Monday, January 5, 2015


My arrival yesterday morning at the Bozeman Yellowstone International Airport (BZN). Bronze cast of MOR 555. Photograph by John Scannella.
Yes - this is a new diary series to document science as it happens, this time it is my account of making the final revisions to another mammoth monograph I have in the works, as well as my progress on the interpretive line drawings, which is the primary focus of this latest research trip to the legendary Museum of the Rockies (Bozeman, MT).
By the way, the monograph describes the Two Medicine tyrannosaurine.
This project has been in progress for some time - it started way back in March, 2012 and since then I have put in 76 days (= 11 weeks or 2.53 months) in the MOR collections with bones in hand, writing the initial manuscript, taking measurements, shooting photographs, and incorporating the literature. So this tale comes to you toward its end - at least the part that happens in the library of fossils.
January 4, 2015
Woke up at 3 am EST; flight at 6:40 am from YYZ to MSP, then 9:00 am from MSP to BZN; flight arrived in Bozeman around 10:45 am. Slept on both flights; no potable water on the second flight, so no coffee.
January 5, 2015
This monograph is intended to be an exhaustive treatment of a growth series, where the manuscript I arrived with was 1,180 pages long (double spaced, of course, and the page count excludes the figure captions and figures).
Woke up at 5:30 am, showered, and dressed, all by mistake - I had misread the alarm clock as 6:30.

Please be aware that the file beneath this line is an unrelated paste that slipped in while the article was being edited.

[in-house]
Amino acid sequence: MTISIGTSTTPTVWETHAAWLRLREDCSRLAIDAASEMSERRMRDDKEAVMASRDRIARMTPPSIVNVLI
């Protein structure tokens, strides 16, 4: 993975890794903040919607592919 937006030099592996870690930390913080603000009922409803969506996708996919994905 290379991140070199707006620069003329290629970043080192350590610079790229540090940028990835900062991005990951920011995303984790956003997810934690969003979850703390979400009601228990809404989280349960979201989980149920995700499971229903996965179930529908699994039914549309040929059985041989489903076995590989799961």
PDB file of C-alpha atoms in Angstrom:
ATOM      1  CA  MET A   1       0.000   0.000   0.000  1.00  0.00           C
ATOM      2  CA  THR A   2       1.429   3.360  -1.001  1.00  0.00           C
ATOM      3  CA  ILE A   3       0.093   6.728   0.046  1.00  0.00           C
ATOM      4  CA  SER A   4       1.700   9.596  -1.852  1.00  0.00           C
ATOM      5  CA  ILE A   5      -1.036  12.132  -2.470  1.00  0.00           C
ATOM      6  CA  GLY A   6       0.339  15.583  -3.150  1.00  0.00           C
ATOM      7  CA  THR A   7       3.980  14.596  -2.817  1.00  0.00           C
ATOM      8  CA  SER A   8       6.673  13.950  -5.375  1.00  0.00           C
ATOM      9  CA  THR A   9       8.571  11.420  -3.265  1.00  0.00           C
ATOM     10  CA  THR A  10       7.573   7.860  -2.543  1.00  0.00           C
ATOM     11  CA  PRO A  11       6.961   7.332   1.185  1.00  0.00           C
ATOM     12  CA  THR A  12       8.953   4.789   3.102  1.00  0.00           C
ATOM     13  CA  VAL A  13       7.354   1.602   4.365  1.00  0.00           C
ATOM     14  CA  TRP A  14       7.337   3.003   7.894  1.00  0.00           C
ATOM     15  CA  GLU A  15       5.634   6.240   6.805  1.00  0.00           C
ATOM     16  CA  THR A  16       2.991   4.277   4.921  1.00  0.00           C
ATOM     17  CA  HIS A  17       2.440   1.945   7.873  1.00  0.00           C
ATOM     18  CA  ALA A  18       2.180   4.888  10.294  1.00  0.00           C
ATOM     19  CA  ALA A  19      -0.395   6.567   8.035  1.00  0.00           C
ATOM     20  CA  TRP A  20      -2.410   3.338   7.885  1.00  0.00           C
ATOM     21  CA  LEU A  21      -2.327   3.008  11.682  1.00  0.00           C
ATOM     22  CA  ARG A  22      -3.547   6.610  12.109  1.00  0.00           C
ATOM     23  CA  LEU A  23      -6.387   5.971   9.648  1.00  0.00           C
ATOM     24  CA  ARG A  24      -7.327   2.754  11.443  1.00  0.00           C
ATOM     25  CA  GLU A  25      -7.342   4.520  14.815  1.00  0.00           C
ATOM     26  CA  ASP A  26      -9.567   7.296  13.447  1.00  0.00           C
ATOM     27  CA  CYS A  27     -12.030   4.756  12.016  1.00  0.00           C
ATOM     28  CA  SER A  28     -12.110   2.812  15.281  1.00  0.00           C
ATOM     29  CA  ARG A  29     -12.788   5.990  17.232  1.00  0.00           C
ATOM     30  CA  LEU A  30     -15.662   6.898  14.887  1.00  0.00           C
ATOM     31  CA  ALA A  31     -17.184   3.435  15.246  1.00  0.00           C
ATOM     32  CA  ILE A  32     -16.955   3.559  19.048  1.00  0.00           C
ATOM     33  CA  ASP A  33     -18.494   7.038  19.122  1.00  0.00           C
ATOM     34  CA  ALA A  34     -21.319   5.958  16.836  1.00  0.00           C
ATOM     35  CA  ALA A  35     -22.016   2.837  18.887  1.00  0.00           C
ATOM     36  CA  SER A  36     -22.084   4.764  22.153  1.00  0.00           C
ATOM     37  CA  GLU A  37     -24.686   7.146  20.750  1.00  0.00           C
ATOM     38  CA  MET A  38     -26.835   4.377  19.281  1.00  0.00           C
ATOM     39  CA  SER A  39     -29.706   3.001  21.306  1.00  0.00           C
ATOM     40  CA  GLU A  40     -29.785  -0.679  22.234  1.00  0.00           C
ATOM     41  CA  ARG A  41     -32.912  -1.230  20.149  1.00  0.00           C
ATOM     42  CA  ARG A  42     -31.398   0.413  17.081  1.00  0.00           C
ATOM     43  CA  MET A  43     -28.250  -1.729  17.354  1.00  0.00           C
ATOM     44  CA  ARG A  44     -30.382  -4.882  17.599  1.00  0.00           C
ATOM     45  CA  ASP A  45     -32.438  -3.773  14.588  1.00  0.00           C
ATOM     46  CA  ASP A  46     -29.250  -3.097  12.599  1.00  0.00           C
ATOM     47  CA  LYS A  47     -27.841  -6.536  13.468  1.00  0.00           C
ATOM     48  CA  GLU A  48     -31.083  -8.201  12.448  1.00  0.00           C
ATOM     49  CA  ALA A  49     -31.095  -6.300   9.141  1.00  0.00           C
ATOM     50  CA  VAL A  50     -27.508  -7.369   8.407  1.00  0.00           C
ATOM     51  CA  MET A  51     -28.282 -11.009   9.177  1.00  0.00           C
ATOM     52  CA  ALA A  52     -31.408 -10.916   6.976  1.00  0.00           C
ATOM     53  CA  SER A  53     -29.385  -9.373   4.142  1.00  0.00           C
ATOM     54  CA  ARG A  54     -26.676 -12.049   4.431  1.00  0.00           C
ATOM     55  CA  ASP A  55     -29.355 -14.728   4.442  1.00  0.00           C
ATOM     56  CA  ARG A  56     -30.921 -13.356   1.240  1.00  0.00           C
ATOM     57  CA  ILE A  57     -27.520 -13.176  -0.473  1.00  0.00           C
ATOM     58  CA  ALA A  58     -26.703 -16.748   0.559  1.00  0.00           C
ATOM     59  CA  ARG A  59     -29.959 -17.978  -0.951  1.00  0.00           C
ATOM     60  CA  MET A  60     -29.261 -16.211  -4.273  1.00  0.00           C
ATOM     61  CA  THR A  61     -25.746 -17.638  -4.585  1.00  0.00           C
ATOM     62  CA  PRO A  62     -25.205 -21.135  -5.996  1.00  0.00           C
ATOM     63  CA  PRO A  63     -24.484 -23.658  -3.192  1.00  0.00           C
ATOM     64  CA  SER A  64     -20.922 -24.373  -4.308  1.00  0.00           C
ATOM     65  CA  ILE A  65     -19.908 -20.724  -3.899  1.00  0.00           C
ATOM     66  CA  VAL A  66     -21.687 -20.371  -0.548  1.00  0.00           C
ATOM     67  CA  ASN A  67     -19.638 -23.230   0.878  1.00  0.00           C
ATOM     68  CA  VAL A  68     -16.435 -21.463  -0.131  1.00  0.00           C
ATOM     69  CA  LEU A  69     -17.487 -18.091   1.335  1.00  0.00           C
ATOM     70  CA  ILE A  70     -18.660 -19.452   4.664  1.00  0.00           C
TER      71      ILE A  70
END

Today I completed the description of the dorsal ribs of the subadult, and I photographed them afterward. I found three hemal arches of the adult in some shelves that I missed during my last research visit. I spent a few minutes putting then in the correct sequence (based on their overall size, shape, the form of their proximal joint surfaces, and the grooves that extend ventrally from the hemal canals), and it turns out they nicely fill in the base of the tail. I put in headings and subheadings for each of the new arches in their correct sequence, and I accordingly renumbered all of the other arches in the manuscript. I managed to get a start on the first arch, but then my energy flagged. Eventually I completed the descriptions of the hemal arches, the gastralia, and finally the prefrontal. Excellent progress; tomorrow I can focus on my red-inked mansucript, and the yellow highlights in the digital version.
End of day; I am holding the prefrontal of the adult in my hand that I had just finished writing up moments before. This small bone is quite complex and I had been avoiding it over my last two research trips. It is complex in form because it is at the intersection of several major anatomical domains, namely the orbital cavity, the nasal airway, and the dorsal skull roof, where it is jammed between the forehead and the snout. It is also part of several major anatomical structures, including the orbitonasal ridge and cranial crest. On top of all that, it articulates with three bones: the lacrimal, nasal, and frontal. The level of hierarchical osteological detail in one small bone can be dizzying. The prefrontal was the last major descriptive loose thread ahead of me, and it was very satisfying to have it done, but plucking the numerous small loose threads in the manuscript is tomorrow's primary task . Photograph by Scannella.
Oh, page count?
1,212 pages reached.

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